AbstractIntroduction: Gastric ulcer is one of the most common gastrointestinal diseases, therefore the constant interest for new treatments is due to adverse effects induced by current therapy. The restricted number of in vivo experimental models is a challenge for researchers. Objectives: Identifying the particularities of different types of experimentally induced gastric ulcer in laboratory animals to facilitate their choise for the study of new antiulcer drugs.Material and method: A search in PubMed and Scopus using keywords ( “experimentally” AND “gastric ulcer” AND “rats/mice”) to include experimental studies with the description of local-induced changes. Review articles and in vitro studies were excluded.Results and discussions: Experimental researches on new drugs for gastric ulcer use chemical or surgical methods to induce gastric lesions in rats. Non-steroidal anti-inflammatory drugs (NSAIDs) and acetic acid models to investigate antisecretory and cytoprotective effects; ethanol models evaluate cytoprotective and/or antioxidant effects; pylorus ligature models to evaluate the effects on the secretion of aggressive gastric factors (hydrochloric acid or pepsin). NSAIDs (indomethacin, acetylsalicylic acid or ibuprofen) inhibit cyclooxygenase activity, resulting from reduced mucus and bicarbonate secretion, decreased mucosal blood flow, alteration of microvascular structures, causing epithelial damage Ethanol enhances the proteolytic and hydrolytic action of hydrochloric acid and pepsin; in addition, stimulates the acid secretion and disruptes vascular endothelium. Pylorus ligature determines the accumulation of gastric acid resulting in gastric ulcers due to the autodigestion of the mucosa.Conclusion: The knowledge of the mechanisms to induce experimental gastric ulcers is essential for choosing the model to evaluate new antiulcer agents.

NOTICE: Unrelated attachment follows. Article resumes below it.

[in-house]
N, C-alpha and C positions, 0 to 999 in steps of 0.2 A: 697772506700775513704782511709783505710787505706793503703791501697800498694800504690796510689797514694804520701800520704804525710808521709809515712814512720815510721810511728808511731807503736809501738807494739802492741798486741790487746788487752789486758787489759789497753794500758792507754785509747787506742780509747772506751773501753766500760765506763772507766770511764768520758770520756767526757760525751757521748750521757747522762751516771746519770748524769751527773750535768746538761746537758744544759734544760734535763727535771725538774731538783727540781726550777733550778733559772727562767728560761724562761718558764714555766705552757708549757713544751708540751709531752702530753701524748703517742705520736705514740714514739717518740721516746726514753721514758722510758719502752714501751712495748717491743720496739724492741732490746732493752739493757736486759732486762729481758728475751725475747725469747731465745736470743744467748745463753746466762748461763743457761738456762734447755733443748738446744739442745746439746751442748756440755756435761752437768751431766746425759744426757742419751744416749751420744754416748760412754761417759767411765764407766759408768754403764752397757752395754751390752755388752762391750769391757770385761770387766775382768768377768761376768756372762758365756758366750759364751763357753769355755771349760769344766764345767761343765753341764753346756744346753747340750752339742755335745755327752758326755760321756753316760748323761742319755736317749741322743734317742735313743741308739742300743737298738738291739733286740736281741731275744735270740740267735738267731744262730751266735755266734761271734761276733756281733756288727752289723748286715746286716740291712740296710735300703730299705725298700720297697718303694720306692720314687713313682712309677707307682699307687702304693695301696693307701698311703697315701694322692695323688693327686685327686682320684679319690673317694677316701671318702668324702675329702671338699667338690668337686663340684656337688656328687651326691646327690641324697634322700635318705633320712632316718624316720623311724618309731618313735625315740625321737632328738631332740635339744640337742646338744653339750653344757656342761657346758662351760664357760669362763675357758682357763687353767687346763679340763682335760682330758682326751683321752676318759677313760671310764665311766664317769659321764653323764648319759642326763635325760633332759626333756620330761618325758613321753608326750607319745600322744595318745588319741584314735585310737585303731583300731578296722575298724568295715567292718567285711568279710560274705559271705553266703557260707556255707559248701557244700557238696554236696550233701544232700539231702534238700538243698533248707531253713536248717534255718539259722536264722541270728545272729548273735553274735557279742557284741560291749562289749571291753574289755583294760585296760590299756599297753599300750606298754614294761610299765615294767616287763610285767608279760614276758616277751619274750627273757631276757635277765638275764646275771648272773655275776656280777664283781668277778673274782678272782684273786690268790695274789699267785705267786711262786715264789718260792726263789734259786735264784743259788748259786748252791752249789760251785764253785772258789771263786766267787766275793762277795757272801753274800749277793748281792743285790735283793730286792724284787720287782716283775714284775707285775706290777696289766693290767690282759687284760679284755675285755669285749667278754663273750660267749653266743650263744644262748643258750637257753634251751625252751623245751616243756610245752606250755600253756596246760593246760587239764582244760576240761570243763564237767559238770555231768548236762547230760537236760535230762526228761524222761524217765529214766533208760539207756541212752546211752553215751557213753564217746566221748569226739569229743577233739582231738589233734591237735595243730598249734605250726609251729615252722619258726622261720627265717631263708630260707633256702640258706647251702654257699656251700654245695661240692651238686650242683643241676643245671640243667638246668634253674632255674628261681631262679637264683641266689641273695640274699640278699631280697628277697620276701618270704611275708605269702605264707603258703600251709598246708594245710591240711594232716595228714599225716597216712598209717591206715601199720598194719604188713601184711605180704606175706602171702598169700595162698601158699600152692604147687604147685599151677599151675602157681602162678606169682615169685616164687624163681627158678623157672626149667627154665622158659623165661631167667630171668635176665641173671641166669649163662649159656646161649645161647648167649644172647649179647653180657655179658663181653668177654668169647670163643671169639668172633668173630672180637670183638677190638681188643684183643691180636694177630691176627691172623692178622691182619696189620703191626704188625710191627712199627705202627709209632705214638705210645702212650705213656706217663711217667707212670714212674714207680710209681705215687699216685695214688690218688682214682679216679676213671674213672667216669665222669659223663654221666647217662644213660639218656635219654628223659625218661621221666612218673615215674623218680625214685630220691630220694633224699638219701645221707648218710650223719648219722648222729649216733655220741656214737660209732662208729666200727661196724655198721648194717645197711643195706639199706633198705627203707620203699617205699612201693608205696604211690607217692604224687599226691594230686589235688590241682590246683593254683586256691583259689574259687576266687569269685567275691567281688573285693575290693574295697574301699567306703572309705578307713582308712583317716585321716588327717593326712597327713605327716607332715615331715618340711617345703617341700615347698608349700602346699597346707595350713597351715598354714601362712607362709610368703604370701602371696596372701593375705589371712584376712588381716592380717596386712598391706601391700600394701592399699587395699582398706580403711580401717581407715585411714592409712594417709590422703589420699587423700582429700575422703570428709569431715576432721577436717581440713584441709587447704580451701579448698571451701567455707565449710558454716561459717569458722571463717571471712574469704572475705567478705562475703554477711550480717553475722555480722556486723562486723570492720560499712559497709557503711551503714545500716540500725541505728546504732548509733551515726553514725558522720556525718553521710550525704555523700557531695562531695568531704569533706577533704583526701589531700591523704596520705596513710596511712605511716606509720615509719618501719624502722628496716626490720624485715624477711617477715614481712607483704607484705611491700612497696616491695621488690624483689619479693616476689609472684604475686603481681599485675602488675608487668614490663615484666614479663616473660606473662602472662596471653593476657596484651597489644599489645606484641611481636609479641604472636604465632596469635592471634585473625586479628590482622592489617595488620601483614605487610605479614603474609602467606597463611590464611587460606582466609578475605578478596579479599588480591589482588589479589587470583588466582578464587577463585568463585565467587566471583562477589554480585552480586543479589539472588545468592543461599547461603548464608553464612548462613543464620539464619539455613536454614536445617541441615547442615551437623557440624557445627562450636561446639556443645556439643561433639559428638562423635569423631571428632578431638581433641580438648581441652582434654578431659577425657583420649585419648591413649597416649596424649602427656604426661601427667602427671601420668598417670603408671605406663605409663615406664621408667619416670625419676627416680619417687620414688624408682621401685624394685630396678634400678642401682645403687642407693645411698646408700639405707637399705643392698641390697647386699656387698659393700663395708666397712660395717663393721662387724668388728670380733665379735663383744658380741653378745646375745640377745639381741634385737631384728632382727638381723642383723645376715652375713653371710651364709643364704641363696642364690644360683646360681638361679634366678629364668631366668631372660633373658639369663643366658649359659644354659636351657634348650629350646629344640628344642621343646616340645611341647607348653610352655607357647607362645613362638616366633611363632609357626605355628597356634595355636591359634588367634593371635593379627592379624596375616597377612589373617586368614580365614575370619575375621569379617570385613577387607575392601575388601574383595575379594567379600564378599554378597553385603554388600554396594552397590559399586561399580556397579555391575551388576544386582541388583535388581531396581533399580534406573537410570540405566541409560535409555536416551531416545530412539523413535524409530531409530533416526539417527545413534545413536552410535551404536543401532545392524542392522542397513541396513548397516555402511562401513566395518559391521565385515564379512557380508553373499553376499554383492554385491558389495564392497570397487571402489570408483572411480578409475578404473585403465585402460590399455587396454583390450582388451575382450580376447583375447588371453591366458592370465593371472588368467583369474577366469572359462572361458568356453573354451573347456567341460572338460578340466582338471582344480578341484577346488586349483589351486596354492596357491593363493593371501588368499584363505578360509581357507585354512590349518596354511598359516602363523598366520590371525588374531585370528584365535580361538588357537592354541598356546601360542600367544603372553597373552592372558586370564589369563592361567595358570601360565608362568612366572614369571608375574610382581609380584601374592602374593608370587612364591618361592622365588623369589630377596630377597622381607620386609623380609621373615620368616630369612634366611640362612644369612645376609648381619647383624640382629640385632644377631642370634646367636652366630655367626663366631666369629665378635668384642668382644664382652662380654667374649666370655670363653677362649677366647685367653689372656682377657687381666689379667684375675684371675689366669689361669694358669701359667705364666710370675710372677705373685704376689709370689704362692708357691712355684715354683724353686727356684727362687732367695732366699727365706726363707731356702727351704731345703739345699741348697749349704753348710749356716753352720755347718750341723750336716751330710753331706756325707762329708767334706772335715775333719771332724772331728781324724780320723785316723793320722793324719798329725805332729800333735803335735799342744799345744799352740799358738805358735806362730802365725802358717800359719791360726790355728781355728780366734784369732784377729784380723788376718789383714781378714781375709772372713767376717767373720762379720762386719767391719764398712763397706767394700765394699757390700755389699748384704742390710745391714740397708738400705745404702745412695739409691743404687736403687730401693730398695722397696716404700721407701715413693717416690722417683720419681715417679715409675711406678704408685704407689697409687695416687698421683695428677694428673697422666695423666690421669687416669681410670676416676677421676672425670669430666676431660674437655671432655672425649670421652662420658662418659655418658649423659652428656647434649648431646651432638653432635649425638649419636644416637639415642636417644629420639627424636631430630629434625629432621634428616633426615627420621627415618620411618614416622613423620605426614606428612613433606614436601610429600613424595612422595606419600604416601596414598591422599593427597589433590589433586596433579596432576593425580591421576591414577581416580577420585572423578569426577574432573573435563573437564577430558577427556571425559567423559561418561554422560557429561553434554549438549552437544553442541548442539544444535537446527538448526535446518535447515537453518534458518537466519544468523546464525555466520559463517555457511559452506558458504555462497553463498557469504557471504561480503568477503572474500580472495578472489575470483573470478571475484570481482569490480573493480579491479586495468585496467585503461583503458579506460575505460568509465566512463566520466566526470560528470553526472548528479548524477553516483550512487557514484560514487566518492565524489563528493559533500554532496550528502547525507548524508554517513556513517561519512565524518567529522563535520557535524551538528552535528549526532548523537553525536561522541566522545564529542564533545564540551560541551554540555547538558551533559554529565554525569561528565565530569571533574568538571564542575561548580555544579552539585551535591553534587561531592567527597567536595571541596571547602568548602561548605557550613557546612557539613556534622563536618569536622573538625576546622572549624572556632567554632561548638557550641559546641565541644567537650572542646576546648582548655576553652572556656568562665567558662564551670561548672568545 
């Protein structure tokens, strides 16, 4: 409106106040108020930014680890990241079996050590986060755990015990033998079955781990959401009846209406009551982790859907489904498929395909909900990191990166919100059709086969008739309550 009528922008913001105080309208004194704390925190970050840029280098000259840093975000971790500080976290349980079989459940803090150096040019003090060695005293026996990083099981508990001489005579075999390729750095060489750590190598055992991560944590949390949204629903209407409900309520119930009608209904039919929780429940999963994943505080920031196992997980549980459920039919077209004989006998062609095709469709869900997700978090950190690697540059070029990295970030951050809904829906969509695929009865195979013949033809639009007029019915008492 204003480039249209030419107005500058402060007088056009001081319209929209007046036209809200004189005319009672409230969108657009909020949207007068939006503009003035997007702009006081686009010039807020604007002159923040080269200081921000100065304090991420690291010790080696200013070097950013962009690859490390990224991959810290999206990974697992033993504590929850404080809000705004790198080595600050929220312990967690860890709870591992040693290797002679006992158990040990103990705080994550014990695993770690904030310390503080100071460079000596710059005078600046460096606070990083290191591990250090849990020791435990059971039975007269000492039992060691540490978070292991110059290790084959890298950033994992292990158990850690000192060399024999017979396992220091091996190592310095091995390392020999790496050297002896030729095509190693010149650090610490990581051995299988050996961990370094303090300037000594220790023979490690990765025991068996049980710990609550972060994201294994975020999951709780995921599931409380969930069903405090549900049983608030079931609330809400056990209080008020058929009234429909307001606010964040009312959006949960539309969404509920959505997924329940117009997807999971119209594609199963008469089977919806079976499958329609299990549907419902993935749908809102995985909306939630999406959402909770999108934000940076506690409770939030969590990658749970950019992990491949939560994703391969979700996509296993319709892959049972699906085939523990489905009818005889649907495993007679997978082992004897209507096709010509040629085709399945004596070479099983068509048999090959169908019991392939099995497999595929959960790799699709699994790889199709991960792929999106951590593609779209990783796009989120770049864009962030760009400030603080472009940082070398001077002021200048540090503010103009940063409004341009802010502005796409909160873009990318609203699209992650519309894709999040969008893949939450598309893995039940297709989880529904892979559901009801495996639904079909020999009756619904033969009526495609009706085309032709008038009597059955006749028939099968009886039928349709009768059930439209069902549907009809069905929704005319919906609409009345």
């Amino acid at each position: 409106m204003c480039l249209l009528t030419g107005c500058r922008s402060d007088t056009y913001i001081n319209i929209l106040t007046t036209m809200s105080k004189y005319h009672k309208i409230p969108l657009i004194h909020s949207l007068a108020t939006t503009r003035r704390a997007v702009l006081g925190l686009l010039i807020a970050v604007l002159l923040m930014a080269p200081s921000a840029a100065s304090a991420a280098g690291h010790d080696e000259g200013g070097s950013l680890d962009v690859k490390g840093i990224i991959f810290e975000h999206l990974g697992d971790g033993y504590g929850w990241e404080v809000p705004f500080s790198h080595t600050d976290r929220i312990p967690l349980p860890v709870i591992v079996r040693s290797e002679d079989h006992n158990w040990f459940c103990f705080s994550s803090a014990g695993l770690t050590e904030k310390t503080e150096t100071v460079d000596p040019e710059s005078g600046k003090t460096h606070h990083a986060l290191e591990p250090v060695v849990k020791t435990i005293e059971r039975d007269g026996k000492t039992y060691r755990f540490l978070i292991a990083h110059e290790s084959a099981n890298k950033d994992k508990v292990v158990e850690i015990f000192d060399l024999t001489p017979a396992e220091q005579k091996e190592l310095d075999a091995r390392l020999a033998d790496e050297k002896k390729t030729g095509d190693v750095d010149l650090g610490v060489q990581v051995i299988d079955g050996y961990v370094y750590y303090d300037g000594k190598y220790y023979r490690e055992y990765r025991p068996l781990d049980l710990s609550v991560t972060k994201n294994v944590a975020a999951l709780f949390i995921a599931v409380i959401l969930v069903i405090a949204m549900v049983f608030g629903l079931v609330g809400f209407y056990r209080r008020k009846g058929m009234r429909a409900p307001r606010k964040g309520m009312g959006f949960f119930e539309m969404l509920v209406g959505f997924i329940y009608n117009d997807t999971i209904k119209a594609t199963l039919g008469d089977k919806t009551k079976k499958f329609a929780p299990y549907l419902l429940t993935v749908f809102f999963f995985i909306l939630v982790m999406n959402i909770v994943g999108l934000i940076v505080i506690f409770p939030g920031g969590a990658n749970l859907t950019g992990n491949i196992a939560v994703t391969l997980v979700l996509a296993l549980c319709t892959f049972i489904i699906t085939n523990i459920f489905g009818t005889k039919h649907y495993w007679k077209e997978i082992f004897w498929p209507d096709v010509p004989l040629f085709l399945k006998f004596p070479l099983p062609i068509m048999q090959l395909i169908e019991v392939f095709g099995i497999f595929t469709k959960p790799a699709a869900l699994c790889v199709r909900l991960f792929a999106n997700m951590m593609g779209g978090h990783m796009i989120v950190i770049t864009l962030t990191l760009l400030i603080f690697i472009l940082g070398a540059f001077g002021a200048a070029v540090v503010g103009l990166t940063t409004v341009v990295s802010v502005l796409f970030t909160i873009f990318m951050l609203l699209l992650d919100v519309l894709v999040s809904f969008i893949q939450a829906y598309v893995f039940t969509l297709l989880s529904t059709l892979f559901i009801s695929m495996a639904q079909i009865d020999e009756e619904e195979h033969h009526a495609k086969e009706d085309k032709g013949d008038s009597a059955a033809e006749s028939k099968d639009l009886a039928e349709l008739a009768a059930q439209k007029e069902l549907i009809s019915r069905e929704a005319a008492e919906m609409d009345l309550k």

ARS Medica Tomitana – de Gruyter
Published: Nov 1, 2019